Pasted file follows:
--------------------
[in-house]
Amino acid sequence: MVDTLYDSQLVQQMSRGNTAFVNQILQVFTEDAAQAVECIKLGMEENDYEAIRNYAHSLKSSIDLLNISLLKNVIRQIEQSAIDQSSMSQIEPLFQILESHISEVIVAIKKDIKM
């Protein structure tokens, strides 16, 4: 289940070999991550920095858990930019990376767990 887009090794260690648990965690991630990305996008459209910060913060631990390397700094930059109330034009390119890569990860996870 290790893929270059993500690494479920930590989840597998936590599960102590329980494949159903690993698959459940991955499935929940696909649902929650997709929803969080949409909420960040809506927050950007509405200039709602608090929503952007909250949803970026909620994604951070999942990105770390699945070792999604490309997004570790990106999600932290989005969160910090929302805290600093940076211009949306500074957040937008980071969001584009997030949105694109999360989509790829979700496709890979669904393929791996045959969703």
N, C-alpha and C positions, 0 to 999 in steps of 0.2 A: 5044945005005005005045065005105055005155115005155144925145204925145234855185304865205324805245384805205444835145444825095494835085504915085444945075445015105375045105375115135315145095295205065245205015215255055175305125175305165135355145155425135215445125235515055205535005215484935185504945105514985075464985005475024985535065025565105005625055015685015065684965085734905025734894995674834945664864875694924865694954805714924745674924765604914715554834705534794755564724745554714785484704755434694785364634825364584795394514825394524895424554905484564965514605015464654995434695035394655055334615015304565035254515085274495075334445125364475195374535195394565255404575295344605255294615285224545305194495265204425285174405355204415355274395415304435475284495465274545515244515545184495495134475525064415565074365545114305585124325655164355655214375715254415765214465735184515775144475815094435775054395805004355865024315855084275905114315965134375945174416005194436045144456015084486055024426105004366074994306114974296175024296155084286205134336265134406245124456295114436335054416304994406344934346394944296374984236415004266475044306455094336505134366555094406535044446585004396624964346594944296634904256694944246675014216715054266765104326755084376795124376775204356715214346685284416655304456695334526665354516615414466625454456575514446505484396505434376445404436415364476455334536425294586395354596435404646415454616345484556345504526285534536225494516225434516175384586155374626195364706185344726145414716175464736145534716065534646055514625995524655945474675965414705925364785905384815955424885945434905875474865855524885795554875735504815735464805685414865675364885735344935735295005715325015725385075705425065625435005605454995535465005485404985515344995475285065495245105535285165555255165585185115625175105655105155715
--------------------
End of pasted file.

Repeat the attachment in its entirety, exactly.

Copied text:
[in-house]
Amino acid sequence: MVDTLYDSQLVQQMSRGNTAFVNQILQVFTEDAAQAVECIKLGMEENDYEAIRNYAHSLKSSIDLLNISLLKNVIRQIEQSAIDQSSMSQIEPLFQILESHISEVIVAIKKDIKM
């Protein structure tokens, strides 16, 4: 289940070999991550920095858990930019990376767990 887009090794260690648990965690991630990305996008459209910060913060631990390397700094930059109330034009390119890569990860996870 290790893929270059993500690494479920930590989840597998936590599960102590329980494949159903690993698959459940991955499935929940696909649902929650997709929803969080949409909420960040809506927050950007509405200039709602608090929503952007909250949803970026909620994604951070999942990105770390699945070792999604490309997004570790990106999600932290989005969160910090929302805290600093940076211009949306500074957040937008980071969001584009997030949105694109999360989509790829979700496709890979669904393929791996045959969703």
N, C-alpha and C positions, 0 to 999 in steps of 0.2 A: 5044945005005005005045065005105055005155115005155144925145204925145234855185304865205324805245384805205444835145444825095494835085504915085444945075445015105375045105375115135315145095295205065245205015215255055175305125175305165135355145155425135215445125235515055205535005215484935185504945105514985075464985005475024985535065025565105005625055015685015065684965085734905025734894995674834945664864875694924865694954805714924745674924765604914715554834705534794755564724745554714785484704755434694785364634825364584795394514825394524895424554905484564965514605015464654995434695035394655055334615015304565035254515085274495075334445125364475195374535195394565255404575295344605255294615285224545305194495265204425285174405355204415355274395415304435475284495465274545515244515545184495495134475525064415565074365545114305585124325655164355655214375715254415765214465735184515775144475815094435775054395805004355865024315855084275905114315965134375945174416005194436045144456015084486055024426105004366074994306114974296175024296155084286205134336265134406245124456295114436335054416304994406344934346394944296374984236415004266475044306455094336505134366555094406535044446585004396624964346594944296634904256694944246675014216715054266765104326755084376795124376775204356715214346685284416655304456695334526665354516615414466625454456575514446505484396505434376445404436415364476455334536425294586395354596435404646415454616345484556345504526285534536225494516225434516175384586155374626195364706185344726145414716175464736145534716065534646055514625995524655945474675965414705925364785905384815955424885945434905875474865855524885795554875735504815735464805685414865675364885735344935735295005715325015725385075705425065625435005605454995535465005485404985515344995475285065495245105535285165555255165585185115625175105655105155715